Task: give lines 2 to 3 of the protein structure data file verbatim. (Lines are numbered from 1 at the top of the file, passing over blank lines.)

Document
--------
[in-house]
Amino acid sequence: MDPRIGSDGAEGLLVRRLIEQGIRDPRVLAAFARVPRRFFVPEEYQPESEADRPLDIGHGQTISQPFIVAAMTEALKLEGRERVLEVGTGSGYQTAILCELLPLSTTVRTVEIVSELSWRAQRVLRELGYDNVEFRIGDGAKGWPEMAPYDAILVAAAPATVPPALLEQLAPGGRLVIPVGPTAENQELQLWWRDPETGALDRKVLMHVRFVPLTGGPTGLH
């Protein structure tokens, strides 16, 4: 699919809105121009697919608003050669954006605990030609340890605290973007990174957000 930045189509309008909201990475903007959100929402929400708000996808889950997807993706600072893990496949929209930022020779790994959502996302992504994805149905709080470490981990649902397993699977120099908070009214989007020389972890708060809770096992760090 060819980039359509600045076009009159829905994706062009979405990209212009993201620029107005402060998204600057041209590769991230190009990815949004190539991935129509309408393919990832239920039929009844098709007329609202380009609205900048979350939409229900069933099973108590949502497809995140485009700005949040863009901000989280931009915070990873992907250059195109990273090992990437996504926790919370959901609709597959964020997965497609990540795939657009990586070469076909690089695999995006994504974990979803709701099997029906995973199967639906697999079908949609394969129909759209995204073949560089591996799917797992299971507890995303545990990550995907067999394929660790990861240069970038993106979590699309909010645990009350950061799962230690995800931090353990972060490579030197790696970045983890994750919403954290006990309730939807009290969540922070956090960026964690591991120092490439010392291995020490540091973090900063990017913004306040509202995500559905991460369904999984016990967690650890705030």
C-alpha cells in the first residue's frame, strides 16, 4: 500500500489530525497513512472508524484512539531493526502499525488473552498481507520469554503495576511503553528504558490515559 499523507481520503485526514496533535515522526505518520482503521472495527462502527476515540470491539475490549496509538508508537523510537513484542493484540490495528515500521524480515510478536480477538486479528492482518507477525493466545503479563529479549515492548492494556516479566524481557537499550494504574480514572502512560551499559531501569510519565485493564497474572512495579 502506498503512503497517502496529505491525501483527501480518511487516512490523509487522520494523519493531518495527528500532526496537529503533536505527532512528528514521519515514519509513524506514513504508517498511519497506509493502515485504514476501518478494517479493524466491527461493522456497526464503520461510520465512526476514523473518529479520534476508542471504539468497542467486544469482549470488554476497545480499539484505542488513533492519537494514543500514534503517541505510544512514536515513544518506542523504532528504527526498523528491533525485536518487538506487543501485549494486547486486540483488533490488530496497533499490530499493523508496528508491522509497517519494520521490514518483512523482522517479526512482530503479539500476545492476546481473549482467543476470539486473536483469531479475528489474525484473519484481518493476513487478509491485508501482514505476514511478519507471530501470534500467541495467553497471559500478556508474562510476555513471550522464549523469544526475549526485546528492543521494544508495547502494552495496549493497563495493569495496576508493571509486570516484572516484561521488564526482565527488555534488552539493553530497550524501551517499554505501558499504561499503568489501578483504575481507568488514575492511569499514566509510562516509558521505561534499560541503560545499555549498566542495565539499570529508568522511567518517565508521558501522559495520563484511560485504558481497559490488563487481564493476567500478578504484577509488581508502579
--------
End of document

Amino acid sequence: MDPRIGSDGAEGLLVRRLIEQGIRDPRVLAAFARVPRRFFVPEEYQPESEADRPLDIGHGQTISQPFIVAAMTEALKLEGRERVLEVGTGSGYQTAILCELLPLSTTVRTVEIVSELSWRAQRVLRELGYDNVEFRIGDGAKGWPEMAPYDAILVAAAPATVPPALLEQLAPGGRLVIPVGPTAENQELQLWWRDPETGALDRKVLMHVRFVPLTGGPTGLH
């Protein structure tokens, strides 16, 4: 699919809105121009697919608003050669954006605990030609340890605290973007990174957000 930045189509309008909201990475903007959100929402929400708000996808889950997807993706600072893990496949929209930022020779790994959502996302992504994805149905709080470490981990649902397993699977120099908070009214989007020389972890708060809770096992760090 060819980039359509600045076009009159829905994706062009979405990209212009993201620029107005402060998204600057041209590769991230190009990815949004190539991935129509309408393919990832239920039929009844098709007329609202380009609205900048979350939409229900069933099973108590949502497809995140485009700005949040863009901000989280931009915070990873992907250059195109990273090992990437996504926790919370959901609709597959964020997965497609990540795939657009990586070469076909690089695999995006994504974990979803709701099997029906995973199967639906697999079908949609394969129909759209995204073949560089591996799917797992299971507890995303545990990550995907067999394929660790990861240069970038993106979590699309909010645990009350950061799962230690995800931090353990972060490579030197790696970045983890994750919403954290006990309730939807009290969540922070956090960026964690591991120092490439010392291995020490540091973090900063990017913004306040509202995500559905991460369904999984016990967690650890705030």